• This building is occupied and operational seven days a week
  • Has its own zip code
  • Has a chapel


Tenant Work Policy

  • Tenants accept space as-is
  • Tenants are responsible for building out their space, in accordance with their lease agreement with the policies of The Interchurch Center (TIC)
  • Work in the building must be done with union labor


The Lease

Building Standards are outlined in the lease documents:

  • Design and construction standards include wall construction, ceiling tiles specifications and other finishes
  • Building rules and regulations are also outlined in the lease
  • Rent commences with possession of the space not occupancy (when they sign the lease)


Pre-Construction: Construction Document Review
Documents are reviewed from various angles:

  • Building management reviews for compliance with building standards
  • Building engineer staff reviews for coordination with existing systems, and to avoid possible interruption to other tenants’ services
  • Engineer of record (usually an outside entity) reviews for compliance with state and local codes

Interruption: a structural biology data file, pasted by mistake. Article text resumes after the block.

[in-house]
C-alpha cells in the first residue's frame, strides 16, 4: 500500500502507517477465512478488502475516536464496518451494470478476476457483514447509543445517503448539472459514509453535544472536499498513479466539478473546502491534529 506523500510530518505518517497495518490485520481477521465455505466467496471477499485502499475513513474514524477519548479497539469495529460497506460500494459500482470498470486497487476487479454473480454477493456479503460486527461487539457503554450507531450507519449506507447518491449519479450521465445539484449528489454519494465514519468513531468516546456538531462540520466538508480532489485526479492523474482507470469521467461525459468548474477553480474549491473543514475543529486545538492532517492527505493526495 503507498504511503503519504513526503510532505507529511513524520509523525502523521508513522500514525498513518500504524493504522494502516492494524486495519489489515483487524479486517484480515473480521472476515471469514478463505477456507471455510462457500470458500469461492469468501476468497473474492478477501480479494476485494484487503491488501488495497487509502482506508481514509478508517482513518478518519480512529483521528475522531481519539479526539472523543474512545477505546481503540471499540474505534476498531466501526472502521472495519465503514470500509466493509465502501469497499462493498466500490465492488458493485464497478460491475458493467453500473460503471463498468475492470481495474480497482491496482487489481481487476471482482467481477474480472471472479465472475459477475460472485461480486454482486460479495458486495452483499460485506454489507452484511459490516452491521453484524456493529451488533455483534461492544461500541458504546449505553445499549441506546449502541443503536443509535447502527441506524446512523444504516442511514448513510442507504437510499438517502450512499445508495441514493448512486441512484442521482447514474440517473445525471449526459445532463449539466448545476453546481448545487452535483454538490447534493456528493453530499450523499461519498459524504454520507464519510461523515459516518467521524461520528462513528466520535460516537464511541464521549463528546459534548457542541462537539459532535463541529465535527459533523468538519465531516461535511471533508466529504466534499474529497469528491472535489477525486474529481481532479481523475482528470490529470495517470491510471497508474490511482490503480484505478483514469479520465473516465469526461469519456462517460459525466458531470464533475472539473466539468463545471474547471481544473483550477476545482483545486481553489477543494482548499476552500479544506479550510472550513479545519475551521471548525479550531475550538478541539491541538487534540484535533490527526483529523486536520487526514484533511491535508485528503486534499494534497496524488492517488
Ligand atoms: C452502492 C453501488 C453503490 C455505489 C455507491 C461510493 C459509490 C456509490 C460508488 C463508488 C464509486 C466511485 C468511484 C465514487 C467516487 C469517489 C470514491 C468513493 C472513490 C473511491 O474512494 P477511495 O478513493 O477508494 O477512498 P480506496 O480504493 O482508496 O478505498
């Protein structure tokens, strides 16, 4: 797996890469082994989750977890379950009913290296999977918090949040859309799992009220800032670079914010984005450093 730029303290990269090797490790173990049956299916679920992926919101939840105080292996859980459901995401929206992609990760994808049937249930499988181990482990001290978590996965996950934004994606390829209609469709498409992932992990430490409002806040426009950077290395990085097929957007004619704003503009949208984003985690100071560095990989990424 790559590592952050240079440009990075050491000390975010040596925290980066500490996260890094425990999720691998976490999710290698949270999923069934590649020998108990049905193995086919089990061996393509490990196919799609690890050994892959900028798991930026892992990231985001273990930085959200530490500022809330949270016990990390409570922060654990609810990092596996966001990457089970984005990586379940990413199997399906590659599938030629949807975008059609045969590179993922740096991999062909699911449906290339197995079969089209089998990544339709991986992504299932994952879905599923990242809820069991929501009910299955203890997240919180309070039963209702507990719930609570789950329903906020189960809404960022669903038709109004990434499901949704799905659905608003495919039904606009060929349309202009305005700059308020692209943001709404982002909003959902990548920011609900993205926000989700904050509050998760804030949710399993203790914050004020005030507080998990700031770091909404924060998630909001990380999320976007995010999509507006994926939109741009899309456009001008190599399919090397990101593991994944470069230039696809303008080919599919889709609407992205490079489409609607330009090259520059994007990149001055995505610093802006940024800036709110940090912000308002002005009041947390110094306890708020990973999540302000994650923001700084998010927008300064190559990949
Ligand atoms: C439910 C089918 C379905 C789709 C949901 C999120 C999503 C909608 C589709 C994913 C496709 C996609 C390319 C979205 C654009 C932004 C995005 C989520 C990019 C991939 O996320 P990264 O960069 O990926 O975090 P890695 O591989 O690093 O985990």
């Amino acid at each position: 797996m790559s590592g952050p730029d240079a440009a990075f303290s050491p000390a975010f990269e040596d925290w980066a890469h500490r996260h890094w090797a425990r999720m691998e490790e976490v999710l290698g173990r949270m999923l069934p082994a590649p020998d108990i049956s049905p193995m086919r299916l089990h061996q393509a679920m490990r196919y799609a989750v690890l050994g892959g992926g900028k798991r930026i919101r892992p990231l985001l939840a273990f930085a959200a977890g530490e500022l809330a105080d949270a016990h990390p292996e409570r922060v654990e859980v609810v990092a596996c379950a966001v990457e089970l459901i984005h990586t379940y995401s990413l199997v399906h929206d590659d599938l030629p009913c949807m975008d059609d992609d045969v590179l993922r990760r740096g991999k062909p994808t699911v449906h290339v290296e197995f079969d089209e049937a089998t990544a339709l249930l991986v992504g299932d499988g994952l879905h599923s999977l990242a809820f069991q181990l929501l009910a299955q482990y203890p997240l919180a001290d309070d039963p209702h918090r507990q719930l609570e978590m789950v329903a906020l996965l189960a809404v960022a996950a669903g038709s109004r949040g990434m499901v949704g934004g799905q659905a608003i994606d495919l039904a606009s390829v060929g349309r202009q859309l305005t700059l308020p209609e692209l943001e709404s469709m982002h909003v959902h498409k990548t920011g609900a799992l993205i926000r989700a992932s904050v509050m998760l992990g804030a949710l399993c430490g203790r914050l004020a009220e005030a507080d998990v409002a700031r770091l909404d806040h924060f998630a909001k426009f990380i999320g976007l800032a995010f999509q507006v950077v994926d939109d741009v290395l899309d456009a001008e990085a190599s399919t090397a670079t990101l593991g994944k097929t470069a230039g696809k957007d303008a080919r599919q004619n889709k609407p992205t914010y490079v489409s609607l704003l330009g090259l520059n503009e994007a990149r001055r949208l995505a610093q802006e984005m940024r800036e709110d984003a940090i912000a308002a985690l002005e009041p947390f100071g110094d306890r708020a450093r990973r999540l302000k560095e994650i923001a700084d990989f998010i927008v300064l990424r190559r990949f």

• Tenants must file all work with the proper authorities once landlord has reviewed and approved work


Pre-Construction: Contractor Selection
Contractors are selected by the tenant but must be approved by The Interchurch Center:

  • TIC provides a list of preferred building contractors for reference
  • Tenant must provide references for contractors new to the building
  • Contractor must have performed work similar in scale to the current project


Pre-Construction: Filing

  • All work must be filed with the NYC DOB and other local authorities:
  • A pre-construction inspection must be done to ensure there is no disruption of positive materials(i.e. asbestos) (if present), and proper paperwork must be filed depending on the work required
  • Work cannot be performed until permits are in hand and displayed
  • All forms are signed by the President & Executive Director of TIC



  • The tenant is responsible for the construction financially and from a management perspective (and they require financial statements)
  • Weekly job meetings are held and include the tenant PM, their contractor, the building manager and building engineer
  • During construction building management ensures access to all building systems is maintained